Marine veteran Matthew Baugh was only 18-years-old when he walked into the Romano’s Jewelers store in Carlsbad five years ago.
He was right out of infantry school and admits he had limited financial knowledge.
“They said ‘We’ll give you a credit check;’ I didn’t even know what credit was back then, so I did a credit check and they basically took my information and swiped up some jewelry for my grandmother,” Baugh said. “I didn’t have the money."
Baugh is one of at least 70 Camp Pendleton Marines targeted in a predatory identity theft case involving Romano’s Jewelers. Prosecutors say the number of victims is likely much higher, most of them young military service members.
This is a case NBC 7 Investigates broke and has been following closely since 2014.
According to court and investigatory documents, Romano's owner Randy Abalkhad, manager Carlos Torres and employee Nellie Noland worked with Marine insider Kymani Tate to illegally access the financial accounts of military customers and add unauthorized charges.
On Tuesday, Abalkhad pleaded guilty to felony charges including conspiracy to commit identity theft, identity theft with the intent to defraud and theft by false pretenses. Abalkhad agreed to pay $55,000 in restitution to his victims. If he pays before his February sentencing, he will be granted probation with terms to be determined by the judge. If he fails to pay before his sentencing date, he faces three years in local prison.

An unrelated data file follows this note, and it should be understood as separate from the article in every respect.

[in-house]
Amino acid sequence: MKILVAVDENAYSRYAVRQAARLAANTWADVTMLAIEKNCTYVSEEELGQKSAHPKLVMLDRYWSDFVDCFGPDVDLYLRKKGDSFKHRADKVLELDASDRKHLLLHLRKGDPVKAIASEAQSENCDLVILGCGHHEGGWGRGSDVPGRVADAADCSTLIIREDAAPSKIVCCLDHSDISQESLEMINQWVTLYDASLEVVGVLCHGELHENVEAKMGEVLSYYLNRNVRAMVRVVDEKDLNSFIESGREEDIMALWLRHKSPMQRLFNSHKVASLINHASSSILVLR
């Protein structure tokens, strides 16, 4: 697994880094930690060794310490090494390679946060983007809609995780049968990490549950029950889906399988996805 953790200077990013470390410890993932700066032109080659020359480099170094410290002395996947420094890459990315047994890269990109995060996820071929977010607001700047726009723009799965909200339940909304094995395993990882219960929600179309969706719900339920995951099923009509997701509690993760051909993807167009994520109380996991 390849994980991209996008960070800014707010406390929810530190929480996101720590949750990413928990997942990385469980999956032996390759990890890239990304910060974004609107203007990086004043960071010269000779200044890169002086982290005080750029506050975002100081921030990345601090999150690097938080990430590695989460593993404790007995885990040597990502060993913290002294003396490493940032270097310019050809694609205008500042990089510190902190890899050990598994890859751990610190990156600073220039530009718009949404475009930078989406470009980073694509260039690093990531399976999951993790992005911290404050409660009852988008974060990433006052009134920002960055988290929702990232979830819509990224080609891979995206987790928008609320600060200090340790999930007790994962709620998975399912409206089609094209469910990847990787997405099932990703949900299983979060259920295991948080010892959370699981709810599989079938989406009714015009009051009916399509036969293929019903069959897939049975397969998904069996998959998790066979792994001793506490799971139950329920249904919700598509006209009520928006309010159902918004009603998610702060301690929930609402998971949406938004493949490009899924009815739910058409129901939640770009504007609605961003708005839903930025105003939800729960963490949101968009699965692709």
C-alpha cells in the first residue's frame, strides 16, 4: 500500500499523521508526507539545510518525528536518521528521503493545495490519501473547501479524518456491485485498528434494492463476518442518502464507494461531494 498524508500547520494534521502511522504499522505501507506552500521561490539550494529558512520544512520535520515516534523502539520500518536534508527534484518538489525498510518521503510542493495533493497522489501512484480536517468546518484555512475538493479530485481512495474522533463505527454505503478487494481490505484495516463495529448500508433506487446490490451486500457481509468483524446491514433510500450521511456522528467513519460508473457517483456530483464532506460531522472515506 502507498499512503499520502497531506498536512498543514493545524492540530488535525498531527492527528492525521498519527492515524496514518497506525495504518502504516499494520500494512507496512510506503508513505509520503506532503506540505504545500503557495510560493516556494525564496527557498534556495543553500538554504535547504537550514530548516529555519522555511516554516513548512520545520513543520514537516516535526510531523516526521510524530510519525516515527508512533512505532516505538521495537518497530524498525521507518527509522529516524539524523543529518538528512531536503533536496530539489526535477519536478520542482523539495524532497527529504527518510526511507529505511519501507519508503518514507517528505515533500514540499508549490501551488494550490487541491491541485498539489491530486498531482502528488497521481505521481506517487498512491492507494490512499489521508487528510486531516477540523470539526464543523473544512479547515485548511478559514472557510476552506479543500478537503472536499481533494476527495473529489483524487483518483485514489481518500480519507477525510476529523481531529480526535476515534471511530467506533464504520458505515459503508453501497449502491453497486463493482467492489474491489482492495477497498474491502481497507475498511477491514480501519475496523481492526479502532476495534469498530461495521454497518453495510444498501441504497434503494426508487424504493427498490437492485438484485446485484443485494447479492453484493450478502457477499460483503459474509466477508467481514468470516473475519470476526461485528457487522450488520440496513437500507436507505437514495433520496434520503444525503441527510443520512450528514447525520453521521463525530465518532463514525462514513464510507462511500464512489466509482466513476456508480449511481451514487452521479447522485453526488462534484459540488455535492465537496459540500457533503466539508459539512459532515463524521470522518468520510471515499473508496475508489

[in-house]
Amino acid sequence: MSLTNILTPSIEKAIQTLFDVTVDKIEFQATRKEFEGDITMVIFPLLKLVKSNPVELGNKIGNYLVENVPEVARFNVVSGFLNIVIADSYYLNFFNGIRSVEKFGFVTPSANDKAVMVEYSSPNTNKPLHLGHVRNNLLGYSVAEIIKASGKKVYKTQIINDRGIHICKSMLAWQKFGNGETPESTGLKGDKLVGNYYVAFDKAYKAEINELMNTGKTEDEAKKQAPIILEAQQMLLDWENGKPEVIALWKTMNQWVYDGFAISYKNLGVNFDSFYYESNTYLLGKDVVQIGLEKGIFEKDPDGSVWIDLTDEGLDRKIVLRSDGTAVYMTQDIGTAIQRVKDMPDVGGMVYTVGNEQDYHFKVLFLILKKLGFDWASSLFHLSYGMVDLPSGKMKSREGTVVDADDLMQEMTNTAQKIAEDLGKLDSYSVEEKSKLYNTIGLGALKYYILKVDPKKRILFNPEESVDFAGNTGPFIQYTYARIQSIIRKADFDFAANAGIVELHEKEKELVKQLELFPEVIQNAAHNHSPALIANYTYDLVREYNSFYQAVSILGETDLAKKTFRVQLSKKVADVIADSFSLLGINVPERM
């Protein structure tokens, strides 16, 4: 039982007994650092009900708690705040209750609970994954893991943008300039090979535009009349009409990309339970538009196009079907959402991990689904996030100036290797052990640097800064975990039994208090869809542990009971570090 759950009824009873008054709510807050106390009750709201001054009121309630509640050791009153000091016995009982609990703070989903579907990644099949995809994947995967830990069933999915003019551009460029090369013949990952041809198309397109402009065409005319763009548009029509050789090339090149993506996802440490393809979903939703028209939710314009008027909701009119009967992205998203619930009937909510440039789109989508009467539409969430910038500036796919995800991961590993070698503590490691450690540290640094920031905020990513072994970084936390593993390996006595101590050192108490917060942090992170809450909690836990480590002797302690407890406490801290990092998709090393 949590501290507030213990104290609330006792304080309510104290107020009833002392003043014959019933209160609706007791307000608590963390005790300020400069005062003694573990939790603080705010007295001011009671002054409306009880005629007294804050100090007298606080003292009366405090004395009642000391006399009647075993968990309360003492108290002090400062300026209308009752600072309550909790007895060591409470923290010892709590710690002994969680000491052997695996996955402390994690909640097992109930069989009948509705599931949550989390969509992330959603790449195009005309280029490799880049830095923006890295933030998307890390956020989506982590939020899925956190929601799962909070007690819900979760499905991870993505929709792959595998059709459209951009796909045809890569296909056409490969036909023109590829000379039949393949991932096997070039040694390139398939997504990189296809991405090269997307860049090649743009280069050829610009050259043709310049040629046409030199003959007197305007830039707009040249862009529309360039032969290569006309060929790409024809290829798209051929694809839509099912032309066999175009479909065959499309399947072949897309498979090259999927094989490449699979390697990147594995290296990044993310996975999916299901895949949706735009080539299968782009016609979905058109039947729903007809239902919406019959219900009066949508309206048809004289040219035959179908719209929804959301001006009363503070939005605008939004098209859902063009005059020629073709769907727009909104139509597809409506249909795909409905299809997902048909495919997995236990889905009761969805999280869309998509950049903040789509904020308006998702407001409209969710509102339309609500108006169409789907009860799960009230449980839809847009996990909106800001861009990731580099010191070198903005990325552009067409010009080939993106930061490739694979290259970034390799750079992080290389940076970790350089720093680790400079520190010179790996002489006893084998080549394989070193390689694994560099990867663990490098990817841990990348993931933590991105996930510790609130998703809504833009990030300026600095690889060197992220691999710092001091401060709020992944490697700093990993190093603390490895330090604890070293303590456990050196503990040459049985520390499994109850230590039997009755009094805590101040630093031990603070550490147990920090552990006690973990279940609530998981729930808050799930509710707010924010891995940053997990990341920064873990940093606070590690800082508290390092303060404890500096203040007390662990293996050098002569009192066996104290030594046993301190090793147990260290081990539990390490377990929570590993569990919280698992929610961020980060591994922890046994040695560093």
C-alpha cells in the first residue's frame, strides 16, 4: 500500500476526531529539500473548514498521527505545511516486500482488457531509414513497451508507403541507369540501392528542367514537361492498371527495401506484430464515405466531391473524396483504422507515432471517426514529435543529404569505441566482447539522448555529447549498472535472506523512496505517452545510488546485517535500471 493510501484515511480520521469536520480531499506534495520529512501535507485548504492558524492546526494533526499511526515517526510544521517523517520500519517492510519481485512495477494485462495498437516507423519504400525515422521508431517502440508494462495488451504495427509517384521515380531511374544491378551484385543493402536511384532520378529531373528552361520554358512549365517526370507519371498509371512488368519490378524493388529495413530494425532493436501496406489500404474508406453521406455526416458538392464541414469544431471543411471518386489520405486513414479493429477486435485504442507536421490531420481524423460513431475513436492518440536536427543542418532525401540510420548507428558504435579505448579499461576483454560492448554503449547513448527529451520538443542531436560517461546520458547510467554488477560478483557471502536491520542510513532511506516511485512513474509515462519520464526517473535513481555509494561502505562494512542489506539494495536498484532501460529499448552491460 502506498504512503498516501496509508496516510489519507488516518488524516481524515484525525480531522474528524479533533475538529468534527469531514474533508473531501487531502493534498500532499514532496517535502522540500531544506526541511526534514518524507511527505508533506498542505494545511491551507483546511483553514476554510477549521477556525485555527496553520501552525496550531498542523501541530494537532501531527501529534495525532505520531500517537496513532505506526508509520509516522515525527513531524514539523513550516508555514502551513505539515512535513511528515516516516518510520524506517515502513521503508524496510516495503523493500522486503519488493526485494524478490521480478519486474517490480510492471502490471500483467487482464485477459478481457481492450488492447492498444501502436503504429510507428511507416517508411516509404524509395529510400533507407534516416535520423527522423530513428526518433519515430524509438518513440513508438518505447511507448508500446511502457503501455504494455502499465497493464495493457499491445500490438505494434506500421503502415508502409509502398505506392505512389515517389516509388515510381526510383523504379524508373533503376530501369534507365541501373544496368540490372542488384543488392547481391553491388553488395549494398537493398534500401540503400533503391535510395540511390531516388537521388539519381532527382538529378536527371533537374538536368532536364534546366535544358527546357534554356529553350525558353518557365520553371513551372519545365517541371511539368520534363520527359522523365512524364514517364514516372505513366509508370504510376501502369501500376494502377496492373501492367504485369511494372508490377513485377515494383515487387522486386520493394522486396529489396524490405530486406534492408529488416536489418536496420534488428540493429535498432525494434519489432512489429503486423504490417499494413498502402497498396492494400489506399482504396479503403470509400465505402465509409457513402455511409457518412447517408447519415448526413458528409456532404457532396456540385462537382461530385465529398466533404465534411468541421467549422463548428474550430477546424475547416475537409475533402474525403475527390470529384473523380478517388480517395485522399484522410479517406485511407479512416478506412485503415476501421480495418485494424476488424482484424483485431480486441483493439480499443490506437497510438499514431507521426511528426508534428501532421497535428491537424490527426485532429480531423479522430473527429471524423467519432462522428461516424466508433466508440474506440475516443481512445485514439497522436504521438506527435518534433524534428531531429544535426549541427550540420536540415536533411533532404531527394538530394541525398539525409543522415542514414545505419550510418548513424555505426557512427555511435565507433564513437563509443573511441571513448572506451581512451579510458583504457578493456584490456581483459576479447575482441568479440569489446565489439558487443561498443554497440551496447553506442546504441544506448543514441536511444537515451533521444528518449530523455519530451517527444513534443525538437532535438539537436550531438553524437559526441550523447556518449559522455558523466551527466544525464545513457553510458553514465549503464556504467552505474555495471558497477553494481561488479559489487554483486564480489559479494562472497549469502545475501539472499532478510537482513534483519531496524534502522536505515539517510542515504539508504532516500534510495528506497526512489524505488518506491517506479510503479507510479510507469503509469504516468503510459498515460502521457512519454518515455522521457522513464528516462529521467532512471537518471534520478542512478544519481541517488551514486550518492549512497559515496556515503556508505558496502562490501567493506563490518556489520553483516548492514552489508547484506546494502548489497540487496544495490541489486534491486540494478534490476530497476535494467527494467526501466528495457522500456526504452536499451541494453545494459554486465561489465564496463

“I don’t think he’s truly sorry for what he did,” said Baugh. “I think this is just part of a plea deal. Fifty-five thousand dollars in restitution money? That I don’t care about. What I care about it that I missed numerous opportunities to go home for funerals because of a bad credit score," Baugh added.
In addition to restitution money, Abalkhad is being order to write a letter to all the victims and credit reporting companies stating the wrongdoings were his, the Marines were victims and the debt should not be collected.
A few years after his experience with Romano’s Jewelers, Baugh’s grandmother died. This is the same grandmother for which, he said a Romano’s employee tricked him into buying jewelry for. Due to the financial troubles the business caused him, Baugh couldn’t fly home to attend her funeral.
“I didn’t have the ability to pull a loan to go home, and nothing can ever replace that,” he said.
The experience with the store continues to impact him financially today.
Baugh said if it were up to him, Abalkhad would serve more than prison time.
“He should have to do three years of community service at veterans program," Baugh said. "I don’t think he will truly know what he took until he goes and services us."
Abalkhad’s sentencing date is scheduled for February 27, 2017 in the Vista courthouse.
The Romano’s Jewelers stores in San Diego have closed. However, prosecutors said, there are still stores operating in the Los Angeles area.